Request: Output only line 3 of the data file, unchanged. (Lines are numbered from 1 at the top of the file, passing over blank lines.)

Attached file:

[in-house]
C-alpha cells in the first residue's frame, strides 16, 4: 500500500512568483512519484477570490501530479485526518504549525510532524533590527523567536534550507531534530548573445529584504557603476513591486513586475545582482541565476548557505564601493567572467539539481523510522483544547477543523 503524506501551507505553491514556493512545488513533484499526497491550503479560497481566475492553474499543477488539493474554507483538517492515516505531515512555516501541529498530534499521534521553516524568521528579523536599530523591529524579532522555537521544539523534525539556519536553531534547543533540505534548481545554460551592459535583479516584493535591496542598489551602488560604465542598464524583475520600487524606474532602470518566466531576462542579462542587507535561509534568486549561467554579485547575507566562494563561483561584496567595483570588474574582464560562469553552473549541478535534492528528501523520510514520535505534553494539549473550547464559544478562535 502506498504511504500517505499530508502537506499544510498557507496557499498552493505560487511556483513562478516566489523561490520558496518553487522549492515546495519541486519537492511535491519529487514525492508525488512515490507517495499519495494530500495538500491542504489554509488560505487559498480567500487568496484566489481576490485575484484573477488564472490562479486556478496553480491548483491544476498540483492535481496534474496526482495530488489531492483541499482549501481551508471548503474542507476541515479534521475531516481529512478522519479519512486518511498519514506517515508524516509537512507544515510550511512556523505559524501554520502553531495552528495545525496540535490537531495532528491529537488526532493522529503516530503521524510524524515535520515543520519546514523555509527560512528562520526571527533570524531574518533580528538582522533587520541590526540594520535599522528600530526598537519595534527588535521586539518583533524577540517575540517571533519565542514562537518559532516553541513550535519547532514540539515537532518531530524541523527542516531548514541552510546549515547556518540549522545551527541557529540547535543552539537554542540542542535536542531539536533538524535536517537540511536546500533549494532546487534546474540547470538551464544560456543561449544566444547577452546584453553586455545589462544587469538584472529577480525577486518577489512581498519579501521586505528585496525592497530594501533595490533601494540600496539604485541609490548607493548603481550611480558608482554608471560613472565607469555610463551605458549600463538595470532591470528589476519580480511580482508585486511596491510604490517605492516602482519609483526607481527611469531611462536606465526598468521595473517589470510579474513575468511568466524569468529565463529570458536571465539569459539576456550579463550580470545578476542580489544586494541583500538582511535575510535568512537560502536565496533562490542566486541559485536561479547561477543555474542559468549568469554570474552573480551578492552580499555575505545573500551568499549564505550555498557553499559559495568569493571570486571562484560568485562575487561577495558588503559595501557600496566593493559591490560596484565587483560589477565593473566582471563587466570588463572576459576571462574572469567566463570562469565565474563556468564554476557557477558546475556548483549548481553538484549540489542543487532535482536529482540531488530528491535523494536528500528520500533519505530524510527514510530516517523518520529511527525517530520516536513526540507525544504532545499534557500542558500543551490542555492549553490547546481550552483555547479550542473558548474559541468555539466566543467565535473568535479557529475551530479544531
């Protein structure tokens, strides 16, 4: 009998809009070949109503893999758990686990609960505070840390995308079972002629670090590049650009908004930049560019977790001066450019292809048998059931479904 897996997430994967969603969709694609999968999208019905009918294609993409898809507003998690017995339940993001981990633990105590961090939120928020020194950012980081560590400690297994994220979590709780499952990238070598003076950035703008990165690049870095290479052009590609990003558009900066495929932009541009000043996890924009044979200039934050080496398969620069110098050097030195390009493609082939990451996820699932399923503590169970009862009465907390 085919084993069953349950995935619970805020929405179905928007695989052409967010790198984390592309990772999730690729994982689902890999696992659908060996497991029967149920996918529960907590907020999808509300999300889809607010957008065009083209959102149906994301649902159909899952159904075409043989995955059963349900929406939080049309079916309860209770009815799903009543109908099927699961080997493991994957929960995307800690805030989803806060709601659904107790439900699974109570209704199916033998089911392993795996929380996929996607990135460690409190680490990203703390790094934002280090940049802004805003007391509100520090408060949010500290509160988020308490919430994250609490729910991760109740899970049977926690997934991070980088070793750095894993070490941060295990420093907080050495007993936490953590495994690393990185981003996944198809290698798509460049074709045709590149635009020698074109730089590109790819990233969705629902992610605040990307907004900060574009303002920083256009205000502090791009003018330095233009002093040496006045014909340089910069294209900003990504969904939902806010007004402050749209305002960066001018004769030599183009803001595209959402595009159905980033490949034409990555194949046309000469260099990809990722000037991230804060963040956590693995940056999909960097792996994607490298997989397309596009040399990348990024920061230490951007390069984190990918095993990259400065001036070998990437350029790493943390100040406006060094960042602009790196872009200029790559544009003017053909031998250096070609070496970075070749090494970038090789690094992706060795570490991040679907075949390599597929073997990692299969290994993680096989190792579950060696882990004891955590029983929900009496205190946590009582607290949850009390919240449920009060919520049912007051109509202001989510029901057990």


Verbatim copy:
């Protein structure tokens, strides 16, 4: 009998809009070949109503893999758990686990609960505070840390995308079972002629670090590049650009908004930049560019977790001066450019292809048998059931479904 897996997430994967969603969709694609999968999208019905009918294609993409898809507003998690017995339940993001981990633990105590961090939120928020020194950012980081560590400690297994994220979590709780499952990238070598003076950035703008990165690049870095290479052009590609990003558009900066495929932009541009000043996890924009044979200039934050080496398969620069110098050097030195390009493609082939990451996820699932399923503590169970009862009465907390 085919084993069953349950995935619970805020929405179905928007695989052409967010790198984390592309990772999730690729994982689902890999696992659908060996497991029967149920996918529960907590907020999808509300999300889809607010957008065009083209959102149906994301649902159909899952159904075409043989995955059963349900929406939080049309079916309860209770009815799903009543109908099927699961080997493991994957929960995307800690805030989803806060709601659904107790439900699974109570209704199916033998089911392993795996929380996929996607990135460690409190680490990203703390790094934002280090940049802004805003007391509100520090408060949010500290509160988020308490919430994250609490729910991760109740899970049977926690997934991070980088070793750095894993070490941060295990420093907080050495007993936490953590495994690393990185981003996944198809290698798509460049074709045709590149635009020698074109730089590109790819990233969705629902992610605040990307907004900060574009303002920083256009205000502090791009003018330095233009002093040496006045014909340089910069294209900003990504969904939902806010007004402050749209305002960066001018004769030599183009803001595209959402595009159905980033490949034409990555194949046309000469260099990809990722000037991230804060963040956590693995940056999909960097792996994607490298997989397309596009040399990348990024920061230490951007390069984190990918095993990259400065001036070998990437350029790493943390100040406006060094960042602009790196872009200029790559544009003017053909031998250096070609070496970075070749090494970038090789690094992706060795570490991040679907075949390599597929073997990692299969290994993680096989190792579950060696882990004891955590029983929900009496205190946590009582607290949850009390919240449920009060919520049912007051109509202001989510029901057990």